We looked into two prioritization cases, one where priority is given to organizational changes over adopting technical practices and fixing teams first. There is a risk with this approach, if an organization’s culture is power or rule oriented. While organizational changes are important to set the organization for success long term, they are quite disruptive for leaders and engineers and there is no immediate return on investment – by changing the organization we don’t improve code quality or time-to-market immediately. In this scenario, it is easy to see that people in doubt will become vocal and undermine the efforts and in extreme cases, division can be so deep that transformation efforts may fail. 

However, when we put priority on technical transformation first, and staggering organizational changes until we start seeing benefits of technical practices and DevOps we put in place, we are minimizing risks of disagreement and friction. Those potential non-believers or antibodies will not have arguments if we start seeing better code quality, more automation, less security issues, reduction in delivery cycle time and happy teams. Once we start seeing an indication of these key benefits (metrics are so important here), we can start executing organizational changes to set scrum teams around common goals, create release trains and focus on delivering value faster to customers. We focused these recommendations for organizations that may have experienced symptoms of those two Westrum’s cultural models, i.e., power or rule oriented. However, if an organization is supporting a generative culture with good information flow, high collaboration, and with servant leaders focused on eliminating impediments for teams, then transformation can be much easier to execute. These organizations see transformation as a business change and not just an engineering experiment.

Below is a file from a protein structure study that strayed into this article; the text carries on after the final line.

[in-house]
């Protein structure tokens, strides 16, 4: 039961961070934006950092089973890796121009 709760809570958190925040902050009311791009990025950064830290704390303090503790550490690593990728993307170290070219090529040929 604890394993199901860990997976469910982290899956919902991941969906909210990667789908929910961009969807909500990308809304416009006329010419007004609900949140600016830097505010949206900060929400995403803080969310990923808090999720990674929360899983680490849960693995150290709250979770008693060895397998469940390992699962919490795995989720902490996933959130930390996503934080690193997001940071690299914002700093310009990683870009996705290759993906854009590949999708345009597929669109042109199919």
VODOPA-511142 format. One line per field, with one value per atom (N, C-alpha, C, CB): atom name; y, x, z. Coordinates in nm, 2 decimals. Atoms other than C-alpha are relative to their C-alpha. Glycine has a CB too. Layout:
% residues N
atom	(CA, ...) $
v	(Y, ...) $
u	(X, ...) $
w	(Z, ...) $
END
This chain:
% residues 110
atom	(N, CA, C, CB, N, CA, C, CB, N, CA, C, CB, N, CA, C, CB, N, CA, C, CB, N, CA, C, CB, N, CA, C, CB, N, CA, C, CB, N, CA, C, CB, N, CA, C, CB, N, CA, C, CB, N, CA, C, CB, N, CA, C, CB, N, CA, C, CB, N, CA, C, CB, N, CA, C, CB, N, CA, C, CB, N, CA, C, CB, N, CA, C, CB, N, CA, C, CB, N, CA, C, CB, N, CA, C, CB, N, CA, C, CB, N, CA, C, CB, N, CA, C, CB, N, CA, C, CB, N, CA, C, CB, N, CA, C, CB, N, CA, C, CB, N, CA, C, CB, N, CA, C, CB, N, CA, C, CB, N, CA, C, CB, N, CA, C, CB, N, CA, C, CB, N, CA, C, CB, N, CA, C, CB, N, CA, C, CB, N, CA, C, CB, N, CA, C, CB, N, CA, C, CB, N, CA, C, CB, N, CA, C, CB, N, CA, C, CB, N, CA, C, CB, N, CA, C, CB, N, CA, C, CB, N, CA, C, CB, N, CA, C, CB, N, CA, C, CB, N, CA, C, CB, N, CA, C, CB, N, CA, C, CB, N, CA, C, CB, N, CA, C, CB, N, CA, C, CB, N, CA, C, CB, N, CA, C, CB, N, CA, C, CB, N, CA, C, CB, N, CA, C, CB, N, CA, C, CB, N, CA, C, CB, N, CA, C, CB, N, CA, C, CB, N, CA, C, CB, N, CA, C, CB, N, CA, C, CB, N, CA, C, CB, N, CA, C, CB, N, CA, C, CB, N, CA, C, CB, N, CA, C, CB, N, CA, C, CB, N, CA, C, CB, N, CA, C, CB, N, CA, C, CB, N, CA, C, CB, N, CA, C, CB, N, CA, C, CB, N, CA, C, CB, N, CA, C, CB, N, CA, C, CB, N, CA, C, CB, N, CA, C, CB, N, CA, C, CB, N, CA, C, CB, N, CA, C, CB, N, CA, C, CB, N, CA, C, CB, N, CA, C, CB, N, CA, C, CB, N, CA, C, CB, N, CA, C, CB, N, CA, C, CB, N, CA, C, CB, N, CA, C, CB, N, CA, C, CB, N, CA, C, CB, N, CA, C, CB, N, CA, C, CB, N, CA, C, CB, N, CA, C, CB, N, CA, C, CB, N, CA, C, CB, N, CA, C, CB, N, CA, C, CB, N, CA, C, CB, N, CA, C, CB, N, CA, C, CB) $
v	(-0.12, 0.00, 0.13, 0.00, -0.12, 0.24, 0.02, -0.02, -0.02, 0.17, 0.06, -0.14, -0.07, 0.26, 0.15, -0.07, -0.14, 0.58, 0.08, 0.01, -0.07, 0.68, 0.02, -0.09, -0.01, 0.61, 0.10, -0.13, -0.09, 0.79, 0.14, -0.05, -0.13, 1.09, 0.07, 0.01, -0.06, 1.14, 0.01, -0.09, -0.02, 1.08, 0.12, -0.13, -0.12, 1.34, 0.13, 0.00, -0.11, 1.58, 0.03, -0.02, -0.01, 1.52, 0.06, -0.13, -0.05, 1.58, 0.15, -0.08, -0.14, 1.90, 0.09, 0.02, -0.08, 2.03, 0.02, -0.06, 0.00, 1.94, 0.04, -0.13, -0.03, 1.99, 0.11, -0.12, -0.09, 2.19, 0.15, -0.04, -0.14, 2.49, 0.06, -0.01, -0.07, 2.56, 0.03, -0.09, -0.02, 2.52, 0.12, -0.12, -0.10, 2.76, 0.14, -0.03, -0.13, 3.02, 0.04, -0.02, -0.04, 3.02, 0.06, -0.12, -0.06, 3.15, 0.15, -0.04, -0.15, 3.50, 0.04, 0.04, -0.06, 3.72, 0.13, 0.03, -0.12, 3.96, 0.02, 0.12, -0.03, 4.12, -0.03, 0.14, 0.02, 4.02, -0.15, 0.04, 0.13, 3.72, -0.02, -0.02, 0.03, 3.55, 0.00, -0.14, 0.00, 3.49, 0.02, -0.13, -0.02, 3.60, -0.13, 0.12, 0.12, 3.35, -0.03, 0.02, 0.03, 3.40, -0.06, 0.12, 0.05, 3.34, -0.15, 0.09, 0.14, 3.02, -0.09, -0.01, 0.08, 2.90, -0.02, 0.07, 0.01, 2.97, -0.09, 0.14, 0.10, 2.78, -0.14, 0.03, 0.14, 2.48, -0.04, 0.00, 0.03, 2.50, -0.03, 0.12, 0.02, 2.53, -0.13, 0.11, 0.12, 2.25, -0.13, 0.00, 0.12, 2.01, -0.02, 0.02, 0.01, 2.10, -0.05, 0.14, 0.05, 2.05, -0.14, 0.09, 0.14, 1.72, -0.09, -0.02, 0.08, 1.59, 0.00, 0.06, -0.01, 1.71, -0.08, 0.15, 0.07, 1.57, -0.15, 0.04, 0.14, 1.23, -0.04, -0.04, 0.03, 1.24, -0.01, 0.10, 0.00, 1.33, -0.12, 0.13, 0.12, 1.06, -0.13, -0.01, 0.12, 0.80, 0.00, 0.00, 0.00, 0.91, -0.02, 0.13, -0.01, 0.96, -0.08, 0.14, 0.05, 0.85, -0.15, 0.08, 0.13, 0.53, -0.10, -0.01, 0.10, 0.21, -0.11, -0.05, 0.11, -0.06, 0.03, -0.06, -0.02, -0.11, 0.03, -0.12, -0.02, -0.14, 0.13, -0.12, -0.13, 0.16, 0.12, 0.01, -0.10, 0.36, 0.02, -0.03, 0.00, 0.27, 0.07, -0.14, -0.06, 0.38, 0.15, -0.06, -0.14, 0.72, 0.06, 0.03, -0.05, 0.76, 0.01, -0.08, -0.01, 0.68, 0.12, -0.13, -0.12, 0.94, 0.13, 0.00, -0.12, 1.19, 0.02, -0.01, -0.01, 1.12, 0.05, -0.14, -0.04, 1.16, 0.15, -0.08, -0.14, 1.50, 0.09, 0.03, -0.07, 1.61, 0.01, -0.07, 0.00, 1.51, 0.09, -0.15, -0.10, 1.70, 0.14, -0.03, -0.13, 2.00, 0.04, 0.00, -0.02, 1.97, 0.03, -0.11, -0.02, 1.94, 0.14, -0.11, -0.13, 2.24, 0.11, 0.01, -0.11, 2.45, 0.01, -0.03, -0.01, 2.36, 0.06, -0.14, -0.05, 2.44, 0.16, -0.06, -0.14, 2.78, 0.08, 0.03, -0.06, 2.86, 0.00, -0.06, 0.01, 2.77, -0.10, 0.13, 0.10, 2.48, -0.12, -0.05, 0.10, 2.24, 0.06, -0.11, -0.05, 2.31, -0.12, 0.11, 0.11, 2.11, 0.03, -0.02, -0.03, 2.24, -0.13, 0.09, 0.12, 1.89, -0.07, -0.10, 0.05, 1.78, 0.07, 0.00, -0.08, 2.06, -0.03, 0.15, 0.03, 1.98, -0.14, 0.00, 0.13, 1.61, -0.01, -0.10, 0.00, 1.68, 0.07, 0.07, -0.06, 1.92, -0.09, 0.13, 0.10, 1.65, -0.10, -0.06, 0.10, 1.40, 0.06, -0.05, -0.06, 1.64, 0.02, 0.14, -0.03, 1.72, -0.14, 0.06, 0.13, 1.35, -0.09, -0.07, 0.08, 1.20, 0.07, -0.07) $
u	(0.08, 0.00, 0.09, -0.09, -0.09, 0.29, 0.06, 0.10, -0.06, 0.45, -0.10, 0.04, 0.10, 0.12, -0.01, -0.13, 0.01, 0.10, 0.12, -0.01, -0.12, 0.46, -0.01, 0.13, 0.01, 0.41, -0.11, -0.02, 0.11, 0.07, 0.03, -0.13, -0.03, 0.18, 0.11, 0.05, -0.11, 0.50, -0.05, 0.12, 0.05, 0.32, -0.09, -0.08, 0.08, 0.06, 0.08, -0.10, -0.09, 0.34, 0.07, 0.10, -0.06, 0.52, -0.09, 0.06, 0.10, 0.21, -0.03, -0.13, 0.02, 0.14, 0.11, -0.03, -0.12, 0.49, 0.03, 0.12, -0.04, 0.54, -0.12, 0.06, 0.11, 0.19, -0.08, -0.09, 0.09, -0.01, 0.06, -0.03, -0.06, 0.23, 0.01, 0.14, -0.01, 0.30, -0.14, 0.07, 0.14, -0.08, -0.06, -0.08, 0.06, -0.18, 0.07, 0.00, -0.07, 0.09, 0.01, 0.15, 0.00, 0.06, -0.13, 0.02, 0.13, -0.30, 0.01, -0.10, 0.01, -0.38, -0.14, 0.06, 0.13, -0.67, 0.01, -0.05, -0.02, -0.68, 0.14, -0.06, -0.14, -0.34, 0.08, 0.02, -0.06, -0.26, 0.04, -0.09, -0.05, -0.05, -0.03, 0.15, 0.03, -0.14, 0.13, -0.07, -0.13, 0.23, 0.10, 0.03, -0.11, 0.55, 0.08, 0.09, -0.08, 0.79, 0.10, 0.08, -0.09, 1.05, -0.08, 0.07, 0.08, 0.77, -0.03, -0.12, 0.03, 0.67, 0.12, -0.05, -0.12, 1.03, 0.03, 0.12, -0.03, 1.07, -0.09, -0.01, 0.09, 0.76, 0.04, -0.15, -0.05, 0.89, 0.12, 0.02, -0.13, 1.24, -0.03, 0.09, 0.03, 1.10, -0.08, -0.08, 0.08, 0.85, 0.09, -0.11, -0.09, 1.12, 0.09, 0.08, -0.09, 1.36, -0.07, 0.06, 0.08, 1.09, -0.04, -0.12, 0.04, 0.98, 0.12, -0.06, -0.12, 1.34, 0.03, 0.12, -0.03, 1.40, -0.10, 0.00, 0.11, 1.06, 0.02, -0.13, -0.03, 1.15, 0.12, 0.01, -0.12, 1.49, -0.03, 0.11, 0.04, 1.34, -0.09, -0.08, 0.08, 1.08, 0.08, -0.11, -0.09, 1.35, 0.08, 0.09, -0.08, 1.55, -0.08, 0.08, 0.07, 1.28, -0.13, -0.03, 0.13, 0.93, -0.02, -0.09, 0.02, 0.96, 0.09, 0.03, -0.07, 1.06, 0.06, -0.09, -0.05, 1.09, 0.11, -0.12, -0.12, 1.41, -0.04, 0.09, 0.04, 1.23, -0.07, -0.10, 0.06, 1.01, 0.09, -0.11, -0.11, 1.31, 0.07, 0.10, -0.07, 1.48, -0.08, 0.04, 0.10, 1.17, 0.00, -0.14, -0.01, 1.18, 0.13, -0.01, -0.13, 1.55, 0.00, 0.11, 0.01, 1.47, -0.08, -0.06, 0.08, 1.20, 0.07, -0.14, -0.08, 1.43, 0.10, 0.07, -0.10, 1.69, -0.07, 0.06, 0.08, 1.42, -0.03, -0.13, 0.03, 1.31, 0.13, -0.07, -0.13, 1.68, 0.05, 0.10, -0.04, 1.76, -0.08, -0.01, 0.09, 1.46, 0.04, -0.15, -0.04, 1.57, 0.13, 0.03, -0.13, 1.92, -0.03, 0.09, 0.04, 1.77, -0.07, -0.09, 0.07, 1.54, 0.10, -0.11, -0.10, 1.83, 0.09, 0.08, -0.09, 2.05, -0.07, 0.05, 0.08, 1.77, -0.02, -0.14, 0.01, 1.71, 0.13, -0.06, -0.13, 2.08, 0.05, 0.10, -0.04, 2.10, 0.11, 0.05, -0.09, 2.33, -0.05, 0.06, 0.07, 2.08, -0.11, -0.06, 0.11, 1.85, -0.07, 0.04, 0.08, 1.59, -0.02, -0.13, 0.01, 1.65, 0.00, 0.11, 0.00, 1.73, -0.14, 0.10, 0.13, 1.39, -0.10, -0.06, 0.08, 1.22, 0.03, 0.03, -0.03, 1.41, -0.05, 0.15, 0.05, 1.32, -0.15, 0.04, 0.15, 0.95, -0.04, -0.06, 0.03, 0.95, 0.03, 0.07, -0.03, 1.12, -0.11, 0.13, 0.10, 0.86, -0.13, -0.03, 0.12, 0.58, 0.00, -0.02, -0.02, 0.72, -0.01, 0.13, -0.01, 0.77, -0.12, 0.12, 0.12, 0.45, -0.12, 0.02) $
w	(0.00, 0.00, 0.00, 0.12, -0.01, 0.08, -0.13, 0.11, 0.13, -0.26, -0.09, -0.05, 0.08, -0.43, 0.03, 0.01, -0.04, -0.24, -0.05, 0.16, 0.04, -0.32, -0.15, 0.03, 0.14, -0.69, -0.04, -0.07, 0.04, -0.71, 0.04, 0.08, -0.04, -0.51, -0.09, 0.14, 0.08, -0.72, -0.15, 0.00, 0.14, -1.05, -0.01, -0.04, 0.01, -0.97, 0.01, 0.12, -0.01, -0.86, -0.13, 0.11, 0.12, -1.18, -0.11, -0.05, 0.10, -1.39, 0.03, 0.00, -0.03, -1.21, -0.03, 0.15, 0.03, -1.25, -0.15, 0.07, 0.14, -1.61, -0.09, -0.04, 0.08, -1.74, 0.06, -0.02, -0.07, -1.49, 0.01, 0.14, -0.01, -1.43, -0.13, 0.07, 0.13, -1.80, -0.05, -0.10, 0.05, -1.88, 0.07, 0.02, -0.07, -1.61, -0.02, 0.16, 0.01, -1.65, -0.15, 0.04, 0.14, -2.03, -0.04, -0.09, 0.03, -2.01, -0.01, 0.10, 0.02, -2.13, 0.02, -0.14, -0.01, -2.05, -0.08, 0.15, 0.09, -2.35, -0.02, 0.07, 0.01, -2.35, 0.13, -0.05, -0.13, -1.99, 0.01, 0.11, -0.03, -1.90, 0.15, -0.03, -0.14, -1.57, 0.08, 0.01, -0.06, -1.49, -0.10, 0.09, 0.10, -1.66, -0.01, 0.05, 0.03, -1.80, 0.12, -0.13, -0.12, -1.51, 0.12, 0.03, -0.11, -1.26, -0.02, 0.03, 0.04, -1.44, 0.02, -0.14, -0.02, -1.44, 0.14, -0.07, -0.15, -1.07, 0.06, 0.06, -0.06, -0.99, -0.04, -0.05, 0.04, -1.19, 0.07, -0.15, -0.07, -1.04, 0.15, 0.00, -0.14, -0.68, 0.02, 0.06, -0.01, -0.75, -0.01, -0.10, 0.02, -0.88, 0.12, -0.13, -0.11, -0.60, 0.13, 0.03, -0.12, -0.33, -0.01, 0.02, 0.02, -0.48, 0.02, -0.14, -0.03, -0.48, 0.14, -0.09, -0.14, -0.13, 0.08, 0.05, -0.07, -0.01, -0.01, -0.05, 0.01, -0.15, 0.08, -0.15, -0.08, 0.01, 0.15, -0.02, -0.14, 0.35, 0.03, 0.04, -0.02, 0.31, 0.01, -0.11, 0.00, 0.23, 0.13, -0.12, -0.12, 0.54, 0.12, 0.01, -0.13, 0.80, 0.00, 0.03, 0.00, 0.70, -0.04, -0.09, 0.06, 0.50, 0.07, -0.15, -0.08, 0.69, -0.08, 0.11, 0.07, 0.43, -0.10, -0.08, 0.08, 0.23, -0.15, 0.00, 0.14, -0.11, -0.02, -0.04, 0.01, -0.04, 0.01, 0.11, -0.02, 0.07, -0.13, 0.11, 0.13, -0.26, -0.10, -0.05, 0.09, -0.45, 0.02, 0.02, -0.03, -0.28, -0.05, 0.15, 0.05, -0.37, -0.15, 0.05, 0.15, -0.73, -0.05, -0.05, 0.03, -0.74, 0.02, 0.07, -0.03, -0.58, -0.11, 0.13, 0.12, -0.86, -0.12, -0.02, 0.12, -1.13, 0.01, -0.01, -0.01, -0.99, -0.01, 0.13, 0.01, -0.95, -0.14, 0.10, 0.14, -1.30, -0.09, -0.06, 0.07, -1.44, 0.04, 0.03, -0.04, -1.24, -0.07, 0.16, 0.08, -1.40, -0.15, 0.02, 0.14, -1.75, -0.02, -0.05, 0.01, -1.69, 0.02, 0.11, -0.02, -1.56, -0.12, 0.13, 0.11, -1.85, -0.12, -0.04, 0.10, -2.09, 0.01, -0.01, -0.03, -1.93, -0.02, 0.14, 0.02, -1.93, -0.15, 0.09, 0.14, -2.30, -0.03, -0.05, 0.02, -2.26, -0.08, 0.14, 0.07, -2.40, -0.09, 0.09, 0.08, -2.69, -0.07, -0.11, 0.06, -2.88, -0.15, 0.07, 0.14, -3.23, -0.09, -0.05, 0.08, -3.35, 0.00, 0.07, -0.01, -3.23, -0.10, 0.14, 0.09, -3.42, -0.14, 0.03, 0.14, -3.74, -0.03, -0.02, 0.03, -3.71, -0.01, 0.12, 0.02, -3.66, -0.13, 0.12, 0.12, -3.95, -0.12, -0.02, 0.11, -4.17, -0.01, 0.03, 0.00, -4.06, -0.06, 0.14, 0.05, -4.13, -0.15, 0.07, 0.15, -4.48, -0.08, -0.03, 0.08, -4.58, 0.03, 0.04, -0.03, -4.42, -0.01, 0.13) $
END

[1] Highest Paid Person’s Opinion

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Part II – Organizational Transformation – Challenges and Strategies

Transformation Strategy Elements and Their Priorities  

In the previous blog (Part I) we discussed organizational transformation and organizational culture as a factor that is often overlooked, yet is a factor that can greatly impact the outcome and  success of the agile transformation. But before we analyze that impact, lets briefly discuss key elements of a successful agile transformation.

Elements of Agile Transformation

There are articles and books written on this topic discussing process, business agility, change management, and technical agility. But for this blog, lets focus on a few that really matter.

Process Transformation  

  • Organizing teams for continuous delivery and self-efficiency. The most popular framework to achieve this is Scrum.  In Scrum teams are organized around the ability to deliver features quickly and desired level of quality. Adoption starts with reorganizing teams into smaller groups (versus a big monolithic development organization) with right skillset mix to achieve the above mentioned  objectives – speed and quality. Changing and reorganizing teams is a disruptive process (“Change is good…you go first”),  and there will be developers that may not embrace it at first. While talking  to a  bigger group of engineers about organizing into small teams, and the notion of shared responsibilities and collaboration, we experienced more than once, push back from at the back of the room with comments such as “coders like to work alone…”as they express their disinterest. But these instances are really outliers and for most part, engineers do tend to see benefits of scrum and with proper coaching, they start embracing it.